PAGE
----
The Apple iOS 5 update dropped today and Apple was not ready for the demand. As of this writing, there have been no confirmed reports of any successful updates by the tech media or users based on reports and Apple discussion groups. Apple has admitted that the installation problems are on Apple's side, and the consensus is that the iCloud servers are simply unable to completely process and verify the installation process. This does not bode well for either the estimated three million iPhone 4S devices that will be seeking communion with iCloud to get activated (and in all likelihood need software updates) or the inauguration of the Apple iCloud music service at the end of the month.
Apple has put a lot of time, treasure and credibility into the iCloud initiative. Apple envisions iCloud as follows:
"This is the cloud the way it should be: automatic and effortless. iCloud is seamlessly integrated into your apps, so you can access your content on all your devices." In order to fulfill this vision Apple has to be able to have the content accessible on demand and to accomplish that, they created a huge server farm in the state of North Carolina in the United States, spending over a billion dollars USD according to some estimates.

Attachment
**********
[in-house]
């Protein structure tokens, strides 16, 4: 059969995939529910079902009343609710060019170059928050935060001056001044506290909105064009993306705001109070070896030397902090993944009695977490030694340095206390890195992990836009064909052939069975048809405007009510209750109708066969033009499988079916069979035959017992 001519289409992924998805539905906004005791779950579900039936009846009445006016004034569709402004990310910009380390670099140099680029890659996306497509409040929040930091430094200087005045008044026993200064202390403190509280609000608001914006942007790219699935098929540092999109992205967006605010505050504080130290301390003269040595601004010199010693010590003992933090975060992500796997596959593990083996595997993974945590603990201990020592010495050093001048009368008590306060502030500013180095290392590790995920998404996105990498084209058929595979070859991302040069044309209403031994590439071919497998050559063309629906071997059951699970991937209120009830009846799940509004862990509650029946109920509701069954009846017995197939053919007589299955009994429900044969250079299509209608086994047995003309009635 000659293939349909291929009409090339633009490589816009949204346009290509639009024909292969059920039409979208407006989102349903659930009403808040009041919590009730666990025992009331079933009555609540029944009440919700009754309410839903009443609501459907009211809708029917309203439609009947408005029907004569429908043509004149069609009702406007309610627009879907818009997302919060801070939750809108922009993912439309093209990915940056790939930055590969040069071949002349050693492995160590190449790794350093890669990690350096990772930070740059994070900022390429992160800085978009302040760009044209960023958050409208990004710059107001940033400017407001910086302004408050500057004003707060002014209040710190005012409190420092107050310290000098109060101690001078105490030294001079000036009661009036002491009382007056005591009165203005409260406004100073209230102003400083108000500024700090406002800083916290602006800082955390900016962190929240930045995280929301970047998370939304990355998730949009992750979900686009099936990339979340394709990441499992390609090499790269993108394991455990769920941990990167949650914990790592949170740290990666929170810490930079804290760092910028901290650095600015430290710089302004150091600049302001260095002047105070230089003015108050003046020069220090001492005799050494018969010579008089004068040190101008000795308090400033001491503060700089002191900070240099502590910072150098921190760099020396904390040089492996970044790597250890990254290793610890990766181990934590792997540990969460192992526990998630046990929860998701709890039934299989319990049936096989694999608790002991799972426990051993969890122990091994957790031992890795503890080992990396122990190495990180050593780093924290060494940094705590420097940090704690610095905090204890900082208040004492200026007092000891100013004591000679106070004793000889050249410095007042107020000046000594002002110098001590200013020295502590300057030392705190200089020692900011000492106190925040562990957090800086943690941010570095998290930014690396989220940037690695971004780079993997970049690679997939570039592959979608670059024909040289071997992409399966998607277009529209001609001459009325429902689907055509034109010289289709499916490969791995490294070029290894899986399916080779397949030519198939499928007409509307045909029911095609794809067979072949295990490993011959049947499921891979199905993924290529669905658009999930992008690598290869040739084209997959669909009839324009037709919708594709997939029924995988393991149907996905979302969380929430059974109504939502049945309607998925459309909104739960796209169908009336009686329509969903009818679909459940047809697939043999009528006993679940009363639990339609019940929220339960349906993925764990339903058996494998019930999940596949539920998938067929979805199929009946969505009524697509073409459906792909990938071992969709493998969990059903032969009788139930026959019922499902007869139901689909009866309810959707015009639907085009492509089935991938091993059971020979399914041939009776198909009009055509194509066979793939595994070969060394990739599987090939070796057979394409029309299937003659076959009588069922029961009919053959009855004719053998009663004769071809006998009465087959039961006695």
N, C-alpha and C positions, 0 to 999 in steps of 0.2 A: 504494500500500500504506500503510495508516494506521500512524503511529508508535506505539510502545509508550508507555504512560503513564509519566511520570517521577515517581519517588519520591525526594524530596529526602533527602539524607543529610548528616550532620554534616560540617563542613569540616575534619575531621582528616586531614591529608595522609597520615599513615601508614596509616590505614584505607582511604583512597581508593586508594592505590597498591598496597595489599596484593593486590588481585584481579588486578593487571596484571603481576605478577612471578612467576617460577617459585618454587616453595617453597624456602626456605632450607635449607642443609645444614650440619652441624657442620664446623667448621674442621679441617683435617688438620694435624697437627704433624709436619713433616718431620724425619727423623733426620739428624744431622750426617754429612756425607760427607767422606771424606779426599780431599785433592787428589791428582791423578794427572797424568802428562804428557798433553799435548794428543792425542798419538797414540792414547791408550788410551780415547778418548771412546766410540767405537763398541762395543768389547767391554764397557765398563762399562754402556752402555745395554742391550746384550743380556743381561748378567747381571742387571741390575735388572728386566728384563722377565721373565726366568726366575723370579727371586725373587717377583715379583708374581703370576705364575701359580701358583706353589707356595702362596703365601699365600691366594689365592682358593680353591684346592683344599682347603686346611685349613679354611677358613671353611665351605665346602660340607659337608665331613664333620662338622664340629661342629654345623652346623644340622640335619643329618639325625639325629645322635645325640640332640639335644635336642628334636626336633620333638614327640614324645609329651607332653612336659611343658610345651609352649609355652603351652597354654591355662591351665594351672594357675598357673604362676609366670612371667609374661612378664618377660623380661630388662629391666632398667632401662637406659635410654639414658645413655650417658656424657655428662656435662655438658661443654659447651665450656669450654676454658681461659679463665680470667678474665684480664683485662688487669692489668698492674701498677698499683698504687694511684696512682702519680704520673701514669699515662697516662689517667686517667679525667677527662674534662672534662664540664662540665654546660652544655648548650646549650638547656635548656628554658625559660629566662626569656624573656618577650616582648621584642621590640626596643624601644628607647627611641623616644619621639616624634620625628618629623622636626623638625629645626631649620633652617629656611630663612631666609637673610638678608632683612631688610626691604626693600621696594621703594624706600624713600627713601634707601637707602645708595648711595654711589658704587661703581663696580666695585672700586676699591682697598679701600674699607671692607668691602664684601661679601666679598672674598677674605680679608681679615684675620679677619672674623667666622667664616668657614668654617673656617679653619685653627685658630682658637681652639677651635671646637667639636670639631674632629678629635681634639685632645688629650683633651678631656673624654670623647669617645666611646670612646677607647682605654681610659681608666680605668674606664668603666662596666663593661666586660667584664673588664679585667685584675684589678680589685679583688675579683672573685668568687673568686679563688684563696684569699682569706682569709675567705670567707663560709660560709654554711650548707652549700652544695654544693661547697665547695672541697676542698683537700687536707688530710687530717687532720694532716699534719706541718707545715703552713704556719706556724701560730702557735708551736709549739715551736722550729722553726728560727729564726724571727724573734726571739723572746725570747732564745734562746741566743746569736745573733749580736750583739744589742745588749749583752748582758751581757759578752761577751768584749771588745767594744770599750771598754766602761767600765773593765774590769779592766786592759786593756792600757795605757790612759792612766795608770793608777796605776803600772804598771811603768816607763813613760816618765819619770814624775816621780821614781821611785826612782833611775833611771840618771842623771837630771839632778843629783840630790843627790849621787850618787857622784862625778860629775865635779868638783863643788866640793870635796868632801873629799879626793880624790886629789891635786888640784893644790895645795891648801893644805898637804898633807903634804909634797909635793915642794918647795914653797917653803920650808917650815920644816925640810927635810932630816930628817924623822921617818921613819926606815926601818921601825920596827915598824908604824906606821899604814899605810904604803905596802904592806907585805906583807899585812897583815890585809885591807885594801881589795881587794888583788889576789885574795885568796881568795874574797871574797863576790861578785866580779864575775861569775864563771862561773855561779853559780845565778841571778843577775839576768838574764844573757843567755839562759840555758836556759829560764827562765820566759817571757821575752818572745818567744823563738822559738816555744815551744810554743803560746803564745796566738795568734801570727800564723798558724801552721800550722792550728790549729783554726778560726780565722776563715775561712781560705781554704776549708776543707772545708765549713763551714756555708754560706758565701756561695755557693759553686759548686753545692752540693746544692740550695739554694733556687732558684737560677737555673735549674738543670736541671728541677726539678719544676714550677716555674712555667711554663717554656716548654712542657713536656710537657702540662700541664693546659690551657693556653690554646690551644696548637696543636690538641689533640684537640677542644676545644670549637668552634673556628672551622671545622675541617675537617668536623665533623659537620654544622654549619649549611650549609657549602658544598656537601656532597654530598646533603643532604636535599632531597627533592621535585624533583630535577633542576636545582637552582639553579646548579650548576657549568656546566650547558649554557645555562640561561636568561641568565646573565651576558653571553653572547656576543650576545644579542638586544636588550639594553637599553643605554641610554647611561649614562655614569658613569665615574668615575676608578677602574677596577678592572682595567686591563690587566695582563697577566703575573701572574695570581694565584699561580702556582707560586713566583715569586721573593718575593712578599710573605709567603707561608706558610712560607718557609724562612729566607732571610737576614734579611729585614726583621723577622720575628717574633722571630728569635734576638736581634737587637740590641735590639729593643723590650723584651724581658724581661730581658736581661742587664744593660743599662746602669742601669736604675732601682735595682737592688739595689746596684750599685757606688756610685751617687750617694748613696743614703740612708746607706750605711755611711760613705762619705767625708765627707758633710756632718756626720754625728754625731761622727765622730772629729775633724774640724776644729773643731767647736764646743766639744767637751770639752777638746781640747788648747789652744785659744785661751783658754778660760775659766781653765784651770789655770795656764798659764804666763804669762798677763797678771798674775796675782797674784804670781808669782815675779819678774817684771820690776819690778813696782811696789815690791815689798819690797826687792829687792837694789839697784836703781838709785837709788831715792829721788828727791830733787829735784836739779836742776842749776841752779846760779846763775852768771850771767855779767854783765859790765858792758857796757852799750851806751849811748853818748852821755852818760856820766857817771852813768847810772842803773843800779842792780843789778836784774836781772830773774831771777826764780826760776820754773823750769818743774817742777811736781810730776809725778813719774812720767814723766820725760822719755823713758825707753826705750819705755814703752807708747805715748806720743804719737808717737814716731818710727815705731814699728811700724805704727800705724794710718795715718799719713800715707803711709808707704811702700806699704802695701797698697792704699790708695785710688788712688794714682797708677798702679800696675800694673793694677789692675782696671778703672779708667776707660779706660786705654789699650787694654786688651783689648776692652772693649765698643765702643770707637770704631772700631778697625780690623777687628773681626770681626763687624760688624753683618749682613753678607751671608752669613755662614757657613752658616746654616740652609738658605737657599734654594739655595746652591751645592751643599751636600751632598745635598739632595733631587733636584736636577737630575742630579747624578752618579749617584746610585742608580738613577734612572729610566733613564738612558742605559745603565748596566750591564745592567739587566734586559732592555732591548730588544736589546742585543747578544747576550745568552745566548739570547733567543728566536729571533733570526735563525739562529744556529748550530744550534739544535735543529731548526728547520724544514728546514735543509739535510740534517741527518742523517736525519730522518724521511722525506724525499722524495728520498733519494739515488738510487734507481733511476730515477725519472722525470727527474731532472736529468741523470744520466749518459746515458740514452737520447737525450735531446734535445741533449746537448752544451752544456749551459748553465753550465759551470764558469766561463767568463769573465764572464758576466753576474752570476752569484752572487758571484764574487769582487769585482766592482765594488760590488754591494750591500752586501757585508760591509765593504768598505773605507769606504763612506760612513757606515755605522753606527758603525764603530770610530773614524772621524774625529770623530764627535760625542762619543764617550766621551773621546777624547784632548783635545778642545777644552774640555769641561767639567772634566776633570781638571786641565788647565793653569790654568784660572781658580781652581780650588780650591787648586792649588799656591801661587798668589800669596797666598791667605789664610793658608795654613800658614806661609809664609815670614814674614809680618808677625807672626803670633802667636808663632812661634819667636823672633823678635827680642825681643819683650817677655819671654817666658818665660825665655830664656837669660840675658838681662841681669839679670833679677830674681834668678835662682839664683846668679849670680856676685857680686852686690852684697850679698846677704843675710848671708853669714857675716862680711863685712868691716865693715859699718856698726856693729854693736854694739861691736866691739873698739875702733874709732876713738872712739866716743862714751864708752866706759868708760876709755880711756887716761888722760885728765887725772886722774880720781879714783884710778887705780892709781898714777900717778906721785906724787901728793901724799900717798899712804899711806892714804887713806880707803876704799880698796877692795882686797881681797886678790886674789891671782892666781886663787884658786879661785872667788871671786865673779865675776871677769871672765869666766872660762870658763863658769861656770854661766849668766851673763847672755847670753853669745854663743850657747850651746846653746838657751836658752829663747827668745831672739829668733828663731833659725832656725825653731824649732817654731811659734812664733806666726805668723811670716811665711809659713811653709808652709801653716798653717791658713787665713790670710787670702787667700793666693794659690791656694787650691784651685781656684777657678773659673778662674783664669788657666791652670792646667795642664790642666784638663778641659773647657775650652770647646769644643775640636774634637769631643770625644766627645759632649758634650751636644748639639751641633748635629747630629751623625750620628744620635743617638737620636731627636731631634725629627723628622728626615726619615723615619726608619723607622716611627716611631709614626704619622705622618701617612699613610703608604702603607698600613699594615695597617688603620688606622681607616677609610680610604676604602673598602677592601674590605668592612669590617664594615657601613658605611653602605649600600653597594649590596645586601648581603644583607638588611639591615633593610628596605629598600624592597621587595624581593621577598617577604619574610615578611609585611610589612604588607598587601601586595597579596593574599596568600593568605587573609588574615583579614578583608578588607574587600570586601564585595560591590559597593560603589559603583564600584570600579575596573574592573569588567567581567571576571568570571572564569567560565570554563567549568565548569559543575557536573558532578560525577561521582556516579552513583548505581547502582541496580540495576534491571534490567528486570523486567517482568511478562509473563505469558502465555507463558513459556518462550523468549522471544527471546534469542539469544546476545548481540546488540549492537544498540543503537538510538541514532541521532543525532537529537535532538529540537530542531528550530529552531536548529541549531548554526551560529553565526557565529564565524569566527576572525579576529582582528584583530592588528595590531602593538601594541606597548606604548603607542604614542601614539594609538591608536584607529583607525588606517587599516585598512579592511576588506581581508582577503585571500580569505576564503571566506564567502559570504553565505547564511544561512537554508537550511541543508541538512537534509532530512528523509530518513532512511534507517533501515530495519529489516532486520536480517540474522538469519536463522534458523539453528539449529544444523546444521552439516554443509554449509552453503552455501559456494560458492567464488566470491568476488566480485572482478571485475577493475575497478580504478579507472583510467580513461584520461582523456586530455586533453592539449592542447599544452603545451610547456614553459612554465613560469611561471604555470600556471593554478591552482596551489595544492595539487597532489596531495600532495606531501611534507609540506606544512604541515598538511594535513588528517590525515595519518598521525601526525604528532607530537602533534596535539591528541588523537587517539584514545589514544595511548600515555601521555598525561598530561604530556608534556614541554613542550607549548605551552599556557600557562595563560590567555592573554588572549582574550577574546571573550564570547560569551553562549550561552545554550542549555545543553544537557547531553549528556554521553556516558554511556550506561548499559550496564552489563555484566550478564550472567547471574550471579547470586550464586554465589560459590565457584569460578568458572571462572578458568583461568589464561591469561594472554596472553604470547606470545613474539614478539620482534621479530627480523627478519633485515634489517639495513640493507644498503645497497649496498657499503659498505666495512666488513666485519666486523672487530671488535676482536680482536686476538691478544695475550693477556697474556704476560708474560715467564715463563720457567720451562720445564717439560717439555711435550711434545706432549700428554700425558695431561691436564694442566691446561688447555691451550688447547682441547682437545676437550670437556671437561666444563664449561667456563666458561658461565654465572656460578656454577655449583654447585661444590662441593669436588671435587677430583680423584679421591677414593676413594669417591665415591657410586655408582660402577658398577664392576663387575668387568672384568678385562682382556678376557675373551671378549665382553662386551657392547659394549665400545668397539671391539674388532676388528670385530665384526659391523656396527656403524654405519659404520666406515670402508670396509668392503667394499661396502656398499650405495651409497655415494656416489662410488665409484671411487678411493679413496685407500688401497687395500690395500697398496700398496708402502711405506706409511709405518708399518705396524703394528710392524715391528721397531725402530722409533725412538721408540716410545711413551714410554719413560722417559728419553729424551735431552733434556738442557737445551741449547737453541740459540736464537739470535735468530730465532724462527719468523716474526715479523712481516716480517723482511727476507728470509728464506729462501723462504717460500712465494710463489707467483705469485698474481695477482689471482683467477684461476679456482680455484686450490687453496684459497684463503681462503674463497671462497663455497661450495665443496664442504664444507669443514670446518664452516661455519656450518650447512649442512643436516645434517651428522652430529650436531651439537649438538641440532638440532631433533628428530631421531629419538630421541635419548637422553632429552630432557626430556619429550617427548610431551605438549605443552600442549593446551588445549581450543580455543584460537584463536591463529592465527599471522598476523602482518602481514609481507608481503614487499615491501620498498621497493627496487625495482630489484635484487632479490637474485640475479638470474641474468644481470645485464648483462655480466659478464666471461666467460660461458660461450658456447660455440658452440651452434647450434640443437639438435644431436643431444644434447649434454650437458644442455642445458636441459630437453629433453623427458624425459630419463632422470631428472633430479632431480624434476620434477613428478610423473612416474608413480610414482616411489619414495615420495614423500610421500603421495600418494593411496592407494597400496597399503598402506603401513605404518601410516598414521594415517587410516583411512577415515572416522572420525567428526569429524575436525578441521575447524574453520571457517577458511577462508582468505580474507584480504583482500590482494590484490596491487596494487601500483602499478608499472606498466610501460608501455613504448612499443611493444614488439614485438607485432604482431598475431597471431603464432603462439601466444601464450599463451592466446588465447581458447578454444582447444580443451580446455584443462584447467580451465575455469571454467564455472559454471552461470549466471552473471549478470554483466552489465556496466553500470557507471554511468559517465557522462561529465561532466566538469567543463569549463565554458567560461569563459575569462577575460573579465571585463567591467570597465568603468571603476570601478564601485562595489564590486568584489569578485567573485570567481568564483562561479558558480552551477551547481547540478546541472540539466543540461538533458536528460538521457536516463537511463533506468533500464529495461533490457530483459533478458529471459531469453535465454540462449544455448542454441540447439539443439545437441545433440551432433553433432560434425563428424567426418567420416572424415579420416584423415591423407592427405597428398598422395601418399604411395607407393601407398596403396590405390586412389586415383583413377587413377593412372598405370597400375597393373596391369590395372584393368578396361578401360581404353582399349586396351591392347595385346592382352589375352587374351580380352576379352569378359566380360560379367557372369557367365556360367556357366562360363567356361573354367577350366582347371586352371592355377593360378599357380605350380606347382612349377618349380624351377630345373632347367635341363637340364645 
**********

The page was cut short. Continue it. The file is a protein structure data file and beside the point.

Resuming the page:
In order for a user to take advantage of iCloud, they have to have a iPhone or iPad that can run iOS5, and or a Mac that can be updated to Lion. iCloud will also work with Windows machines running Vista or better. While Apple does not disclose precise sales numbers it is safe to assume that Apple knows how many iCloud capable products the company has sold and could forecast demand accordingly. Apparently not.
Users are also reporting that after aborting the iOS 5 installaton, they are finding duplicated contacts and problems configuring mail on their macs, often getting error screens such as this:
Right now the best thing users can do is wait for the servers to catch up, unless you want to while away the time cleaning up your contacts list.